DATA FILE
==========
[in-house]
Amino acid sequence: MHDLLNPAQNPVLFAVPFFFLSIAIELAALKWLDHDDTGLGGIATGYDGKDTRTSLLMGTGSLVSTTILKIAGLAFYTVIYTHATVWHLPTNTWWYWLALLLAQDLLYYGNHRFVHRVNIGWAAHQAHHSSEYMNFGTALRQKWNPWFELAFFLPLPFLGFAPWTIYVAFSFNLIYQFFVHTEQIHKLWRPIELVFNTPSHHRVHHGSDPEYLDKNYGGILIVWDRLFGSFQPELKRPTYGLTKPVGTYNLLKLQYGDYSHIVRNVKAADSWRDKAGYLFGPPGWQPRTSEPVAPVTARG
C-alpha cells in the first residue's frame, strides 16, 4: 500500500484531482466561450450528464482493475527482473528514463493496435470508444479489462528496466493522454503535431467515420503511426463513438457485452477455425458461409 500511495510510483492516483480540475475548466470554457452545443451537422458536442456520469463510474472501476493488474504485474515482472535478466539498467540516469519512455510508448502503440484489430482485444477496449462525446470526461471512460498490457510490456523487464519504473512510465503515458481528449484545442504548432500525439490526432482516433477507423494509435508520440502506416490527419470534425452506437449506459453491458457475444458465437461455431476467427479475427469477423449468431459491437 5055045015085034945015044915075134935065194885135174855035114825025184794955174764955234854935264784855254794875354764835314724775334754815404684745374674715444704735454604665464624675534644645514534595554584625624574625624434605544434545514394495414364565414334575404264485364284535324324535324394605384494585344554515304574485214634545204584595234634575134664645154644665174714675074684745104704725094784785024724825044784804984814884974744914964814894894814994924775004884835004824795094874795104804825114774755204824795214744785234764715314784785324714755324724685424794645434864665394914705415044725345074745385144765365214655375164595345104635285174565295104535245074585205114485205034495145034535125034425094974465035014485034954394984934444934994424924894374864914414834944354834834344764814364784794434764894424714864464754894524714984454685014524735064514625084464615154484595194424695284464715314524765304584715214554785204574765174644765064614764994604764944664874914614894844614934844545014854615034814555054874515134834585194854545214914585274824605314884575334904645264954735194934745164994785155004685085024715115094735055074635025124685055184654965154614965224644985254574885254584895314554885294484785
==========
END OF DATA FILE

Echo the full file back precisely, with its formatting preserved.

[in-house]
Amino acid sequence: MHDLLNPAQNPVLFAVPFFFLSIAIELAALKWLDHDDTGLGGIATGYDGKDTRTSLLMGTGSLVSTTILKIAGLAFYTVIYTHATVWHLPTNTWWYWLALLLAQDLLYYGNHRFVHRVNIGWAAHQAHHSSEYMNFGTALRQKWNPWFELAFFLPLPFLGFAPWTIYVAFSFNLIYQFFVHTEQIHKLWRPIELVFNTPSHHRVHHGSDPEYLDKNYGGILIVWDRLFGSFQPELKRPTYGLTKPVGTYNLLKLQYGDYSHIVRNVKAADSWRDKAGYLFGPPGWQPRTSEPVAPVTARG
C-alpha cells in the first residue's frame, strides 16, 4: 500500500484531482466561450450528464482493475527482473528514463493496435470508444479489462528496466493522454503535431467515420503511426463513438457485452477455425458461409 500511495510510483492516483480540475475548466470554457452545443451537422458536442456520469463510474472501476493488474504485474515482472535478466539498467540516469519512455510508448502503440484489430482485444477496449462525446470526461471512460498490457510490456523487464519504473512510465503515458481528449484545442504548432500525439490526432482516433477507423494509435508520440502506416490527419470534425452506437449506459453491458457475444458465437461455431476467427479475427469477423449468431459491437 5055045015085034945015044915075134935065194885135174855035114825025184794955174764955234854935264784855254794875354764835314724775334754815404684745374674715444704735454604665464624675534644645514534595554584625624574625624434605544434545514394495414364565414334575404264485364284535324324535324394605384494585344554515304574485214634545204584595234634575134664645154644665174714675074684745104704725094784785024724825044784804984814884974744914964814894894814994924775004884835004824795094874795104804825114774755204824795214744785234764715314784785324714755324724685424794645434864665394914705415044725345074745385144765365214655375164595345104635285174565295104535245074585205114485205034495145034535125034425094974465035014485034954394984934444934994424924894374864914414834944354834834344764814364784794434764894424714864464754894524714984454685014524735064514625084464615154484595194424695284464715314524765304584715214554785204574765174644765064614764994604764944664874914614894844614934844545014854615034814555054874515134834585194854545214914585274824605314884575334904645264954735194934745164994785155004685085024715115094735055074635025124685055184654965154614965224644985254574885254584895314554885294484785